Cancer is not just one disease. It is a group of more than 100 different and distinctive diseases. Bringing together data, related to cancer, in an organized manner, is the task of ONCOWIKIA.

Wednesday, December 29, 2010

Pazopanib (Votrient) Approved By The National Institute for Health and Clinical Excellence (NICE) For Treatment Of Advanced Renal Cell Carcinoma

The National Institute for Health and Clinical Excellence (NICE) is recommending Pazopanib (Votrient) as a first-line treatment option for people with advanced renal cell carcinoma (RCC) who have not previously received cytokine therapy and who are of Eastern Cooperative Oncology Group (ECOG) performance status 0-1, on the basis that GSK provided that an agreed patient access scheme agreed. The patient access scheme will offer straight discount of 12.5% (which will bring the price in par with Sunitinib) and makes provision for a possible partial rebate to the NHS in the future. The rebate  is conditional upon the outcome of a head-to-head trial with current standard of care treatment sunitinib (Sutent).
The study, COMPARZ, which started in 2008 will end in May 2011 and the results will be out in Mid 2012.
Usually NICE recommendations are accepted by UK National Health Service and this time NICE has recommended that NHS takes the deal.

Votrient is a type of medicine called a tyrosine kinase inhibitor (TKI) and it has been shown to effectively slow down the progression of advanced RCC whilst maintaining QoL compared with placebo; a significant consideration for patients at an advanced stage of disease.2,3 Votrient has an acceptable and manageable toxicity profile. The most frequent adverse events related to Votrient treatment were diarrhoea, hair colour change, hypertension, nausea, anorexia and increased liver enzymes.

Advanced RCC is an aggressive form of kidney cancer with a poor prognosis, due in part to its resistance to chemotherapy, radiotherapy and hormone therapy. Over 8,000 people in the UK are diagnosed with kidney cancer each year and around one third show signs of advanced RCC at the time of diagnosis.7-9 The introduction of targeted cancer therapies has transformed the management of advanced RCC. However, despite improvements in efficacy, side effects observed with available treatments to date can affect patients’ quality of life and their ability to carry out normal daily activities.12-17 This was acknowledged by the NICE Appraisal Committee in their evaluation of evidence from the patient experts and clinicians. With only one targeted treatment option (sunitinib) recommended by NICE as a first-line treatment until now,18 the NICE recommendation of Votrient will offer patients and clinicians a choice of effective treatment options with different side-effect profiles.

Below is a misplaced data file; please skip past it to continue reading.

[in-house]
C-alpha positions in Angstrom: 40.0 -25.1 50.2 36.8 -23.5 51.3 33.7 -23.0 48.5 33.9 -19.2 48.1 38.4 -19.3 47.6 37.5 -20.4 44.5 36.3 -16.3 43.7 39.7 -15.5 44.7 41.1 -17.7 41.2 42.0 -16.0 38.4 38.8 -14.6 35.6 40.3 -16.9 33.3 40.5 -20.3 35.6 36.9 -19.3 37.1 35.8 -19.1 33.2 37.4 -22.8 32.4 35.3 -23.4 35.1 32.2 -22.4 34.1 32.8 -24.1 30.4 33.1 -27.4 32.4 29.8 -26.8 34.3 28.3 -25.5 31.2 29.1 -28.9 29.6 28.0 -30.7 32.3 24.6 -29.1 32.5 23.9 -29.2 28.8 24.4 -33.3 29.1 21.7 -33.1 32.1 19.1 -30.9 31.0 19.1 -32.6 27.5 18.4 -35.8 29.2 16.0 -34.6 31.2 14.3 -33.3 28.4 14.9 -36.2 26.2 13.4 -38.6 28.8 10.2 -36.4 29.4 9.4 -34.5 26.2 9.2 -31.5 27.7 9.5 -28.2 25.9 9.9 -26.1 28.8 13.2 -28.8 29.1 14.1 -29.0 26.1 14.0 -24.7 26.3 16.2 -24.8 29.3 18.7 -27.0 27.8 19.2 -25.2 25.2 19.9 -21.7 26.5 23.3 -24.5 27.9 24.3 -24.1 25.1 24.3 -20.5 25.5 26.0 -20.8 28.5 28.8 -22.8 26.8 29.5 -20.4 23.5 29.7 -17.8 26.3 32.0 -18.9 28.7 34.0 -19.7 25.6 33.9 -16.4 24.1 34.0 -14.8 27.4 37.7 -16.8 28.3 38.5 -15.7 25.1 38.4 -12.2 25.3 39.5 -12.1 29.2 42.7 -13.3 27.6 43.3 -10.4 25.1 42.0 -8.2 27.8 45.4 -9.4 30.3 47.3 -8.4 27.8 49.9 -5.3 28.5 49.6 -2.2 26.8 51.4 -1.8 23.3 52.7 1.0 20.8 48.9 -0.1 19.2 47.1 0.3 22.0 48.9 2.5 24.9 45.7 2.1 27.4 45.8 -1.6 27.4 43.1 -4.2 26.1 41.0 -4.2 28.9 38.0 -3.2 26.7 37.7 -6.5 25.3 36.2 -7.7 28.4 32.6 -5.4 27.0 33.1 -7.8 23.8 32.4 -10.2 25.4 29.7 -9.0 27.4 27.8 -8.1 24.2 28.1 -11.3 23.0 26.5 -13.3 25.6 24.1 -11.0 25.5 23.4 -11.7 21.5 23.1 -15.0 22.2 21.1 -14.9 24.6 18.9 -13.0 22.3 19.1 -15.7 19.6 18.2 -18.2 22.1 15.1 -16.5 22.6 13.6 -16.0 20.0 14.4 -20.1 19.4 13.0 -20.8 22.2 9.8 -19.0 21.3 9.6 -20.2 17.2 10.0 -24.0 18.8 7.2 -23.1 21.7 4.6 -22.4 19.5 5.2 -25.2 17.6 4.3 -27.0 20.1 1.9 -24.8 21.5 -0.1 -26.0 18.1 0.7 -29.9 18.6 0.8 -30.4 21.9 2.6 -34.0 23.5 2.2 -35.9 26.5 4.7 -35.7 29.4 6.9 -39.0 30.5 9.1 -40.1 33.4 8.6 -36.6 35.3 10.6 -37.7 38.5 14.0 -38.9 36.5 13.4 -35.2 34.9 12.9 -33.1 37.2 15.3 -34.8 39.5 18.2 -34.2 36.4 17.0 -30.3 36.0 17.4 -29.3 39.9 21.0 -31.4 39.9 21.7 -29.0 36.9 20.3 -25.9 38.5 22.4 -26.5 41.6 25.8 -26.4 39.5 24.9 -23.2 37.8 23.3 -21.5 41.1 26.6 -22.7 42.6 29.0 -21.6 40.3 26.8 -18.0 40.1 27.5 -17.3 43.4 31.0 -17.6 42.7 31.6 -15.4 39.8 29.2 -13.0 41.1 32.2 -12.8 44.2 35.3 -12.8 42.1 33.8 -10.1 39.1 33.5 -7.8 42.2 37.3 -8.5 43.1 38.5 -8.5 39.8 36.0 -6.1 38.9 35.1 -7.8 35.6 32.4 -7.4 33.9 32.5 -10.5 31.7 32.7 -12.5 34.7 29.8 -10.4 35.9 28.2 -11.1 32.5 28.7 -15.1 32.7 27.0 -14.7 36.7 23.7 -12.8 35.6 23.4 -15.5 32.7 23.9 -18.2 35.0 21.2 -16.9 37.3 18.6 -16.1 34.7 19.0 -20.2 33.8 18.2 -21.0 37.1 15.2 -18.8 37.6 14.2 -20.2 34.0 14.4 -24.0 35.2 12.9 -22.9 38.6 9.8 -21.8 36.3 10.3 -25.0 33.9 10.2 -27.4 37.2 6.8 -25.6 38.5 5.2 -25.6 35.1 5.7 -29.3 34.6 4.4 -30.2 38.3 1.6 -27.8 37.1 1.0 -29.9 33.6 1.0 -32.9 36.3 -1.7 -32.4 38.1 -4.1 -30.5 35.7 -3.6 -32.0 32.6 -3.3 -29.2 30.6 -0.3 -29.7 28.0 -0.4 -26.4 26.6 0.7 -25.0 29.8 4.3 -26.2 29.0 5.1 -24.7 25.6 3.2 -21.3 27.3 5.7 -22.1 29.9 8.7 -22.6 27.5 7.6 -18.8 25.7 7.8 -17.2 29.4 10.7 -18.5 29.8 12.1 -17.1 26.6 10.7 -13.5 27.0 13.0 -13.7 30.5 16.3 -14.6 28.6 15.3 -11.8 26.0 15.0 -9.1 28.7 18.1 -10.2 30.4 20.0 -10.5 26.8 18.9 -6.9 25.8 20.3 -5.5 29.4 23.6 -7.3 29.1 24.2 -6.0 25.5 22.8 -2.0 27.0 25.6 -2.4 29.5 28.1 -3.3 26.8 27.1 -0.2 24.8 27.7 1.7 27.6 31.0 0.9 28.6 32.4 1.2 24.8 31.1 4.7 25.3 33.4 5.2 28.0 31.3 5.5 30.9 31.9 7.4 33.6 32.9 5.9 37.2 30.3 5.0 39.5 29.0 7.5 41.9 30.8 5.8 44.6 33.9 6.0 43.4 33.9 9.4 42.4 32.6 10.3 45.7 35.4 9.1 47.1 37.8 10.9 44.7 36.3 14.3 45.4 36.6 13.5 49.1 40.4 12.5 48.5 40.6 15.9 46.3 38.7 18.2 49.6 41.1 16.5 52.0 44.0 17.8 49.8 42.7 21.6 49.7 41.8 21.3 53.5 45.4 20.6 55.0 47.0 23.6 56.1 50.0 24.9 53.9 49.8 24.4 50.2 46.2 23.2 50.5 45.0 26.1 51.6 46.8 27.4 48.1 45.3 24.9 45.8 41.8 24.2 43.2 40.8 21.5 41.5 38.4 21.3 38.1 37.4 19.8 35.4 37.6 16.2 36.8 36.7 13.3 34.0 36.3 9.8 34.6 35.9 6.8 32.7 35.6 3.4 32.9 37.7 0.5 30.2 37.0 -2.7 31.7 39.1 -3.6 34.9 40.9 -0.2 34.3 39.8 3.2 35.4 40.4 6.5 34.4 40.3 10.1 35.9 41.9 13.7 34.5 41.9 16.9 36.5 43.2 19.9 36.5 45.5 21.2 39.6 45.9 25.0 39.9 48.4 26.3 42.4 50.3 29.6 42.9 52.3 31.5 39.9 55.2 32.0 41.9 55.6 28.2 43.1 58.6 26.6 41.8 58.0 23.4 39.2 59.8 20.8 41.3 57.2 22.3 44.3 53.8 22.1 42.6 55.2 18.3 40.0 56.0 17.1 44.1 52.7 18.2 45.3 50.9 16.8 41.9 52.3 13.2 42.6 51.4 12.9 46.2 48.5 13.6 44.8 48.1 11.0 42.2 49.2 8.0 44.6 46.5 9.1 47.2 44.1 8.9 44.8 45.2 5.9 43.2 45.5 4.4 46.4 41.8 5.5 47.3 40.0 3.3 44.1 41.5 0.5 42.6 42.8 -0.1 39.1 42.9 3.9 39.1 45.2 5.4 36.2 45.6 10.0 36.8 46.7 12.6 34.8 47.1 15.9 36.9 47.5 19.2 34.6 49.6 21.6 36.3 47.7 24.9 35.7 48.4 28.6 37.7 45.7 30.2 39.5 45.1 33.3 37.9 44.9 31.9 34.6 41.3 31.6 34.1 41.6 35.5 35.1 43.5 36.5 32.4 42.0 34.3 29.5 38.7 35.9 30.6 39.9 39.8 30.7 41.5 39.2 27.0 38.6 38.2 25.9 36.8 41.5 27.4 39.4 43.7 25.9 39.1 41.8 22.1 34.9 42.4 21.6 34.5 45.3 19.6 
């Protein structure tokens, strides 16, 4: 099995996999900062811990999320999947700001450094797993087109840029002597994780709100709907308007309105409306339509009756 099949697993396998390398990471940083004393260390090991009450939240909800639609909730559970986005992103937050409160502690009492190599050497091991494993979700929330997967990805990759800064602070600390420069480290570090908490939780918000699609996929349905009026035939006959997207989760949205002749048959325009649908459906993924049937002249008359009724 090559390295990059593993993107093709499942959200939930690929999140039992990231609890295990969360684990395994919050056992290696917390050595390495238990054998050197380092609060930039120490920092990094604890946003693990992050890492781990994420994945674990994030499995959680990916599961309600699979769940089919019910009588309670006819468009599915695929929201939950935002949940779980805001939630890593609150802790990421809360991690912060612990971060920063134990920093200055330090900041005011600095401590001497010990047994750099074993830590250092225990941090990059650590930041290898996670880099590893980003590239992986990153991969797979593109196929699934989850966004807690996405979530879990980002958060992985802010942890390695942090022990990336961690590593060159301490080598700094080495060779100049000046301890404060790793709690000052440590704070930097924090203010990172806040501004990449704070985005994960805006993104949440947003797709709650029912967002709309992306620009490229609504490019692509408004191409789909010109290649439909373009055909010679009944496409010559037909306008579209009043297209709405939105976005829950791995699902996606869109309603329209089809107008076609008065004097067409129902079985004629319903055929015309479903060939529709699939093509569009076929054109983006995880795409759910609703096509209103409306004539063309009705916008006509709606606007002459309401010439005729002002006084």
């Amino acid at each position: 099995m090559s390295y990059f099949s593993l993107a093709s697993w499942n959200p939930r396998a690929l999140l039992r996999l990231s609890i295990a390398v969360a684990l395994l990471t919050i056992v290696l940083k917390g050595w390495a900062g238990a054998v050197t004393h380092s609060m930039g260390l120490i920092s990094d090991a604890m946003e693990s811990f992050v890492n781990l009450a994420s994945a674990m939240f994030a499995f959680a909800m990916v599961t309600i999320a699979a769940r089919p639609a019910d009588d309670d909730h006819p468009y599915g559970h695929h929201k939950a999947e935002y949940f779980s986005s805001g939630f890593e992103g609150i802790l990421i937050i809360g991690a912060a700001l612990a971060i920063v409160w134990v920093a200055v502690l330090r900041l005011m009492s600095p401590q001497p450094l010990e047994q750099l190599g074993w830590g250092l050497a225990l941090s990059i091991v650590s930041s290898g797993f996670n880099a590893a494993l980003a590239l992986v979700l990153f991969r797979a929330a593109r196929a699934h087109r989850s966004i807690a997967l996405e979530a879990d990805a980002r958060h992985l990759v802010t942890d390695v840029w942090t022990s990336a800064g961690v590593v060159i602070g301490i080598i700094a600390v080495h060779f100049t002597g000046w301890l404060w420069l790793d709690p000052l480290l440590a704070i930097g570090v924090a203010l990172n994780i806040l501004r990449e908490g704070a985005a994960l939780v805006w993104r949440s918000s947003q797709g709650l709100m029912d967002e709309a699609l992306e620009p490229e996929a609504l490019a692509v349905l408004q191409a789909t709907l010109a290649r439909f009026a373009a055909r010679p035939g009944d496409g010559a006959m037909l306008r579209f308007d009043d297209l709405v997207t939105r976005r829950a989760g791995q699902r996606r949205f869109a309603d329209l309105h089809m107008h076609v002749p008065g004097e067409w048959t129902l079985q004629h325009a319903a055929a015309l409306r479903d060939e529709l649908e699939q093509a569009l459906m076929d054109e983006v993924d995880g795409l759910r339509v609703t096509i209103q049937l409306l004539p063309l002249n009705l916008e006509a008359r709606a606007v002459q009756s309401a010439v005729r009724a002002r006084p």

NICE statement

Saturday, December 18, 2010

Tumor-Specific Imaging Through Progression Elevated Gene- 3 Promoter, (PEG-Prom) Driven Gene Expression

PEG-Prom mediated reporter expression systems
Researchers may be a step closer to improving the detection of metastatic tumors in an organism — in real time — using a noninvasive approach that pairs an imaging agent with a genetic element that only expresses itself when it is in cancer cells.

The work, a collaborative effort between Virginia Commonwealth University and Johns Hopkins University, could lead to improved and earlier detection of tumors and metastases in patients and allow clinicians to monitor the cancer's response to therapy. The research builds upon a genetic element previously discovered and characterized by a VCU researcher Paul B. Fisher, M.Ph., Ph.D.

In the new study, published online in the December issue of the journal Nature Medicine, VCU researchers, together with researchers from the Johns Hopkins Medical Institutions, have shown how the genetic element, known as progression elevated gene-3 promoter, or PEG-Prom, can be used to image metastases in multiple animal models of human melanoma and human breast metastasis. The system can be used to measure gene expression, protein interaction or track gene-tagged cells in vivo. This approach offers significant advantages in sensitivity and accuracy over currently used imaging strategies.